University of Aberdeen
Examining the timecourse of planning referential expressions
Speakers refer to people, objects and abstract entities (e.g., dog, postman) in the vast majority of utterances they produce. Importantly, such referential expressions are normally embedded in a larger context that describes the actions performed by a specific referent or on a specific referent (e.g., The dog is chasing the postman). I will discuss results from studies eliciting referent names in simple event descriptions to examine how speakers distribute their attention between encoding the referents themselves (e.g., The dog...the postman) and the information that binds these referents into coherent propositions (...is chasing...). I will also compare the timecourse of planning simple referent names in native and non-native speakers.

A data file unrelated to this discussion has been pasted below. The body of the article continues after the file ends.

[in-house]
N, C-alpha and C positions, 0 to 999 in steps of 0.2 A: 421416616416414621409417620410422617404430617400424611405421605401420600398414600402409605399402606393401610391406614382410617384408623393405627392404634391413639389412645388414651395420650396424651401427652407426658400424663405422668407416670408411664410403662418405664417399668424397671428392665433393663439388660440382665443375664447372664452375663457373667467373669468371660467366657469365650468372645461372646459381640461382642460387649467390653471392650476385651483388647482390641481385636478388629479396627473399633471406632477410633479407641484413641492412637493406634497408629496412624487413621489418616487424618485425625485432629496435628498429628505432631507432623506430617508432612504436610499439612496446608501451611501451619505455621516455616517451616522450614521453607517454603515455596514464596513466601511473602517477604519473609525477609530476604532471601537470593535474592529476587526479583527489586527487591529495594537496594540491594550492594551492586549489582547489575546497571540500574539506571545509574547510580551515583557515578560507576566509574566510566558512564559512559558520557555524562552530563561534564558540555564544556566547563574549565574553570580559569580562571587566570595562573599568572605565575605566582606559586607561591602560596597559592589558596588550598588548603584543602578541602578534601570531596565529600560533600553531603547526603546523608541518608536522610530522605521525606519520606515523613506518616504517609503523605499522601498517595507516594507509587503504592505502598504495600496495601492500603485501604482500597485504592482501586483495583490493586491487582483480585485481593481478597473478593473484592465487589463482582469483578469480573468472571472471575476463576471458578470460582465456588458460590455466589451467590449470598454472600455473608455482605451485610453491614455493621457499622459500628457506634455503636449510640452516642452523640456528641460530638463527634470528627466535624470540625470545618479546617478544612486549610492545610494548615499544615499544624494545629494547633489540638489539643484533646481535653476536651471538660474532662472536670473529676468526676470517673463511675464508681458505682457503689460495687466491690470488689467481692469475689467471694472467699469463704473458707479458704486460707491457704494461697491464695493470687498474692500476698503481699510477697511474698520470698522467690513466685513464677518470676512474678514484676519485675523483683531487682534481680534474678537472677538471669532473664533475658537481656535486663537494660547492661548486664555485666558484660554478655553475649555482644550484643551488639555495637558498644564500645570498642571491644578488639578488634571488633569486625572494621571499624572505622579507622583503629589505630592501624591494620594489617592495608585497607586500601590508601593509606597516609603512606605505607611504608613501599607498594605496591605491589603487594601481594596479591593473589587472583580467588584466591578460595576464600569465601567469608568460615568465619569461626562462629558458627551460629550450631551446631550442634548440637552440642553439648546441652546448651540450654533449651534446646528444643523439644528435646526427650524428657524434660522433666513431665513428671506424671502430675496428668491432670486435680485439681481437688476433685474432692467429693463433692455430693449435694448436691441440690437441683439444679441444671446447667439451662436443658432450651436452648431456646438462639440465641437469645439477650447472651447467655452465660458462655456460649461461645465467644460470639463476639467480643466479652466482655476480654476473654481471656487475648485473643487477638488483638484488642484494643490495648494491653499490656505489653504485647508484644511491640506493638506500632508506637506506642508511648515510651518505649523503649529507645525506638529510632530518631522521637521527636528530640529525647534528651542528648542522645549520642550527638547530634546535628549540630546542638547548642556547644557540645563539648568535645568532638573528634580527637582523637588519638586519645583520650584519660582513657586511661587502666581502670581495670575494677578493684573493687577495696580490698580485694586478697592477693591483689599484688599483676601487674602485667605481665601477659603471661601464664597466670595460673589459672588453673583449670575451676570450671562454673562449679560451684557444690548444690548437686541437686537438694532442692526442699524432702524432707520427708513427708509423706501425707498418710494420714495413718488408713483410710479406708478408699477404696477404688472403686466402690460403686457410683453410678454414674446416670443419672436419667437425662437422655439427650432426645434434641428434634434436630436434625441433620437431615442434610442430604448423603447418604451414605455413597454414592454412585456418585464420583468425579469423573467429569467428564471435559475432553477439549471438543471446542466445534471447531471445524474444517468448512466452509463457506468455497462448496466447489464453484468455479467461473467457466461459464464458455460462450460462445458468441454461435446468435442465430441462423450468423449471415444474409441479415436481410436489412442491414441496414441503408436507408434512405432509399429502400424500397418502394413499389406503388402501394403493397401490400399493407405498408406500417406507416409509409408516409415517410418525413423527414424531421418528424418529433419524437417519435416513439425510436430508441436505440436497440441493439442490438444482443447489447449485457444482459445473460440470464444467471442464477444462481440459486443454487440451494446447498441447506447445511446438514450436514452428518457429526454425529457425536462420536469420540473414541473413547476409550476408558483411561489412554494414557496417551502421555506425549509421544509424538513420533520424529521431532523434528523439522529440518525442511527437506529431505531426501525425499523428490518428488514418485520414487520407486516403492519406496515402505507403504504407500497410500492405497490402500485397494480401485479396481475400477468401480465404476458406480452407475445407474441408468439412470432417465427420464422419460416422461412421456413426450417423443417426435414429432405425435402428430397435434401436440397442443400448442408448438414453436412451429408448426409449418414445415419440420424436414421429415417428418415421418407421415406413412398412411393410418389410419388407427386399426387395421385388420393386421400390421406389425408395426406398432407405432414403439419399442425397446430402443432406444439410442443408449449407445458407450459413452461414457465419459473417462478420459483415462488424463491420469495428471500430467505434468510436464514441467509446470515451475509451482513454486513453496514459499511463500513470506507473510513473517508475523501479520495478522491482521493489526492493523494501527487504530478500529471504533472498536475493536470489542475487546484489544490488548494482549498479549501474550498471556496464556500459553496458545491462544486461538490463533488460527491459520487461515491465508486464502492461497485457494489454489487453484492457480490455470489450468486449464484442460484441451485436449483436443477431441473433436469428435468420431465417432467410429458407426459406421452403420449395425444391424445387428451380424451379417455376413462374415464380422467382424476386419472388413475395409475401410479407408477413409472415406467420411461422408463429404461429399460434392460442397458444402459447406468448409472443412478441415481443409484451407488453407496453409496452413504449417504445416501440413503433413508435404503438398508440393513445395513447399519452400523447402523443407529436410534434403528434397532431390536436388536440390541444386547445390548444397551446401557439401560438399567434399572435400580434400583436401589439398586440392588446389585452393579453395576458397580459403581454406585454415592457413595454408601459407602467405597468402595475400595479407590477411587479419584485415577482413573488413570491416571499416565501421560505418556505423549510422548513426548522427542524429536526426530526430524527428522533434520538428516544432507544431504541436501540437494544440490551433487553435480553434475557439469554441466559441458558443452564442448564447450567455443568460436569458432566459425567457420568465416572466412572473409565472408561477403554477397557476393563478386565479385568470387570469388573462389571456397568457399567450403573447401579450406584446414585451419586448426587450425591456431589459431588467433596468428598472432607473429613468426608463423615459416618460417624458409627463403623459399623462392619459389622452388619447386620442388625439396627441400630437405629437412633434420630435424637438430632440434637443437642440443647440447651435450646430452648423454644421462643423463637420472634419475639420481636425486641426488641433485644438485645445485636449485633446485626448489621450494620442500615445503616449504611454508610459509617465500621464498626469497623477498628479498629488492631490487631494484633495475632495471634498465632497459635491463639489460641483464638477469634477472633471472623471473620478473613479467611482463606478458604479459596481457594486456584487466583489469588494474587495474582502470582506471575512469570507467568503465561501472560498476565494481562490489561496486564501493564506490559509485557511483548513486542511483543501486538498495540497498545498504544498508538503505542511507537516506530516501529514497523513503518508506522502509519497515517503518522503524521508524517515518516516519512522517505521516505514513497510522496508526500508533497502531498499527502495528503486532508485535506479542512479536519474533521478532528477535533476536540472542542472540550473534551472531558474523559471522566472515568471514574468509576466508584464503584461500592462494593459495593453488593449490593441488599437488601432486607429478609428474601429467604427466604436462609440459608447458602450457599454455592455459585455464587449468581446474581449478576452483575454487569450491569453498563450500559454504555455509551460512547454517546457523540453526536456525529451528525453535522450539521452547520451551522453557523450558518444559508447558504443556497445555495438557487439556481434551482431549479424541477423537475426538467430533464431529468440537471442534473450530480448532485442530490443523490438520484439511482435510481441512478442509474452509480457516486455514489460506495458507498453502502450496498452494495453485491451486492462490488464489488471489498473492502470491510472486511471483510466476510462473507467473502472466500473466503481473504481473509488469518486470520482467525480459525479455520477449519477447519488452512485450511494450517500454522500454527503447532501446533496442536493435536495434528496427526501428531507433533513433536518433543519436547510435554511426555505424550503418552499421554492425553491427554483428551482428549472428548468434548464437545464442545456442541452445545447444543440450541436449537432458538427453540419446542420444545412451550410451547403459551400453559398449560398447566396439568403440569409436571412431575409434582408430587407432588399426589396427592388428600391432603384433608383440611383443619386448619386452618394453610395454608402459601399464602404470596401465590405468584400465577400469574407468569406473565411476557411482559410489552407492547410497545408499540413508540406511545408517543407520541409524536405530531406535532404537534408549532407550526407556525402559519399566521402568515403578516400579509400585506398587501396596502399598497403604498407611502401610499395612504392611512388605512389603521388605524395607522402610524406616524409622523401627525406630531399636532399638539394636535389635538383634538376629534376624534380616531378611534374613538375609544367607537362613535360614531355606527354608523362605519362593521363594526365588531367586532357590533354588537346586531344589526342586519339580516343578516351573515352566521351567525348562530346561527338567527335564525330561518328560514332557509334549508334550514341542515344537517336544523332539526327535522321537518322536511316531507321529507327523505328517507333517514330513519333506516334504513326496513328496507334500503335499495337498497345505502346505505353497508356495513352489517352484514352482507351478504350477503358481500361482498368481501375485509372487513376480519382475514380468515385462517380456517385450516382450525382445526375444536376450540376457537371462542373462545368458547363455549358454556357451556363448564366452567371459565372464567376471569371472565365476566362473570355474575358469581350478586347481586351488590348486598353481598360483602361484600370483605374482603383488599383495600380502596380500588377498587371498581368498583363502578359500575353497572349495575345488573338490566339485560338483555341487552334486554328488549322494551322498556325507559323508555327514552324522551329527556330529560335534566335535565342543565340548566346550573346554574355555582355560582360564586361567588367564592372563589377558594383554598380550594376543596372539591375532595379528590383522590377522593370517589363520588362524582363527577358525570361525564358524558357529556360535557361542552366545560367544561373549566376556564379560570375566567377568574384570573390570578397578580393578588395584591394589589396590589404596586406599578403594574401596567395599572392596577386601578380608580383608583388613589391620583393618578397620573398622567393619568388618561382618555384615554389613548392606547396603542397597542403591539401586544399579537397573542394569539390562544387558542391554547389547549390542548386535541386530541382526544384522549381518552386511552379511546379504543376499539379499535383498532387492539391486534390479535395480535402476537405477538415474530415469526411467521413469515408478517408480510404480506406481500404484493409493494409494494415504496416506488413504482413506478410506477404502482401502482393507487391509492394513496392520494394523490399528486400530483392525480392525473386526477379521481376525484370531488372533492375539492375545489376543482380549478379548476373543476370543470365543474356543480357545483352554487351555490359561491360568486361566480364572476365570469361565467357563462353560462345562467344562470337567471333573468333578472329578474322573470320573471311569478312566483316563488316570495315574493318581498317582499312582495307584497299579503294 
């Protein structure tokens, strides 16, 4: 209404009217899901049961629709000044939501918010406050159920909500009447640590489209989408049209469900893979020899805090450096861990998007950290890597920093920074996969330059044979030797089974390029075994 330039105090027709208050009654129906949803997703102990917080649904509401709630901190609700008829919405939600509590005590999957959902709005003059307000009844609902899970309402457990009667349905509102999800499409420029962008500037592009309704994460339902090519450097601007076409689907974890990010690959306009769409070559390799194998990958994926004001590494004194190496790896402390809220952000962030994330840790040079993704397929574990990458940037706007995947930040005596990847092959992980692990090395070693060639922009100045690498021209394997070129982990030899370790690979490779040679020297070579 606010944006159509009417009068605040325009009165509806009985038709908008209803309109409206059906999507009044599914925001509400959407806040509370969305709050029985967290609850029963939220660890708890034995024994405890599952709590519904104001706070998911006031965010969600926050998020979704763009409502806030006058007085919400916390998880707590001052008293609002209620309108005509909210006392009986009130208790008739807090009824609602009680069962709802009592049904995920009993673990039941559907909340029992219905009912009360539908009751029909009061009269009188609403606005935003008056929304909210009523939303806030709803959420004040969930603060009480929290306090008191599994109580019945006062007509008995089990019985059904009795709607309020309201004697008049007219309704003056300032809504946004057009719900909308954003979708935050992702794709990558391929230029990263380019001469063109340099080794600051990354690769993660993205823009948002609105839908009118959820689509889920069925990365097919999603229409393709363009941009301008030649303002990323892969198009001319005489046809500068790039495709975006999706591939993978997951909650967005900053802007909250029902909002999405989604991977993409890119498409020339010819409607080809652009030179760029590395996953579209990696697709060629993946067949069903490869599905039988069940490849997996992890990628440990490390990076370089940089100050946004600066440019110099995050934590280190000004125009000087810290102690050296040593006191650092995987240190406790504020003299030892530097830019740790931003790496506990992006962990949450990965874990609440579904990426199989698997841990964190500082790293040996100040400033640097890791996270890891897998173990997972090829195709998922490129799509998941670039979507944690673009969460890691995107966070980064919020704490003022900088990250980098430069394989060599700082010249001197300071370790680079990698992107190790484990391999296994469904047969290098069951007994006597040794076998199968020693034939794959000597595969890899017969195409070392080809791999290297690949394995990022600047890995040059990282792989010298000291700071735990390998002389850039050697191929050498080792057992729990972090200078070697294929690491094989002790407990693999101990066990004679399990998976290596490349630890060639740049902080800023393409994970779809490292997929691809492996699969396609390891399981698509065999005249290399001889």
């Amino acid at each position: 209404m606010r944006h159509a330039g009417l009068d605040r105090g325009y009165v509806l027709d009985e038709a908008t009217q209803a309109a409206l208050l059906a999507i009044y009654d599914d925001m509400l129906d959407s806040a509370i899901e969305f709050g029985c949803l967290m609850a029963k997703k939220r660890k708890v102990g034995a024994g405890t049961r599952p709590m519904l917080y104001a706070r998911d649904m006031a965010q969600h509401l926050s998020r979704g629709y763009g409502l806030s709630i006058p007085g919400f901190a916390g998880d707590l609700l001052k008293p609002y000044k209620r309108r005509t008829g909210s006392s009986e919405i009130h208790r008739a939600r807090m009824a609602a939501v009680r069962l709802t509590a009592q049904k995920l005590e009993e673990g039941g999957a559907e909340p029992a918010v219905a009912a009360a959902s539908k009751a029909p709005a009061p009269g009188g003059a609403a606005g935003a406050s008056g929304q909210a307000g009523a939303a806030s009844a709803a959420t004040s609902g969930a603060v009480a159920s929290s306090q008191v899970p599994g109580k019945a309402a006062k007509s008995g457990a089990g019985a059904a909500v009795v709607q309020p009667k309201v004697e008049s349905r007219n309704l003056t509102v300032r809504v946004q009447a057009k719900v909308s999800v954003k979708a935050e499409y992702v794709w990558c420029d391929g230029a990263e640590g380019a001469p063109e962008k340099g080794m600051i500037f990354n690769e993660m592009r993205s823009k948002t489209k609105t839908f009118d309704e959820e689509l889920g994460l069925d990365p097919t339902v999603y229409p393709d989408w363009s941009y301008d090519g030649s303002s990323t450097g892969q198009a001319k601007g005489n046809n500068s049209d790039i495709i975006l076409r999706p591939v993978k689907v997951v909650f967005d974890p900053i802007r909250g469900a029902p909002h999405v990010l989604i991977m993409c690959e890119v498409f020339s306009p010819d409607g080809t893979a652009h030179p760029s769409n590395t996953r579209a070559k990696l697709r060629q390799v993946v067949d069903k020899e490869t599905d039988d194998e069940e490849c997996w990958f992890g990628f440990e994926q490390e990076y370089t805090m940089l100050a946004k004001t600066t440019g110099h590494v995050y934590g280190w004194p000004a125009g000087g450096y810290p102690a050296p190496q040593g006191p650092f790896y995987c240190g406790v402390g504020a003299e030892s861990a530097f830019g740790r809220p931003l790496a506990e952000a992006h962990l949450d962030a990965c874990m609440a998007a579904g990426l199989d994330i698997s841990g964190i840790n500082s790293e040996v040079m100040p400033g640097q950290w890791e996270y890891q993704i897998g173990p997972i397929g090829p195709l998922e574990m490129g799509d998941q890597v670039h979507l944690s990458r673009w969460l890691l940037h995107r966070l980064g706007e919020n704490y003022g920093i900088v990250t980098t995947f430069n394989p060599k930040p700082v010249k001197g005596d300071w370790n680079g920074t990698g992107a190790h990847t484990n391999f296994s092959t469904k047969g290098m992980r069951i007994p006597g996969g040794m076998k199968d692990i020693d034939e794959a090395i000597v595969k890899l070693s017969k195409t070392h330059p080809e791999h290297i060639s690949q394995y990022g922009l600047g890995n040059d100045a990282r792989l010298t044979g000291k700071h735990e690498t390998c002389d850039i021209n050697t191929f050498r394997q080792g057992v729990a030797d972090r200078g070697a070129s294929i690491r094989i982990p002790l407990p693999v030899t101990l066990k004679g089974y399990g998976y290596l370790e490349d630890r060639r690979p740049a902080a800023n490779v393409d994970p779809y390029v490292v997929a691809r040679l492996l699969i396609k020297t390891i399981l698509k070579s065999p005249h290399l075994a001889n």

I received my PhD in cognitive psychology at the University of Illinois at Urbana-Champaign (US) and took a Research Staff position at the Max Planck Institute for Psycholinguistics in Nijmegen (NL), before coming to the University of Aberdeen in 2015. My work focuses on understanding the mechanisms of learning and adaptation in language processing and memory for language. Recent research projects include examining (a) how speakers of different languages prepare and produce utterances to express complex meanings, (b) how well people remember information that is expressed linguistically, and (c) how language production changes with experience.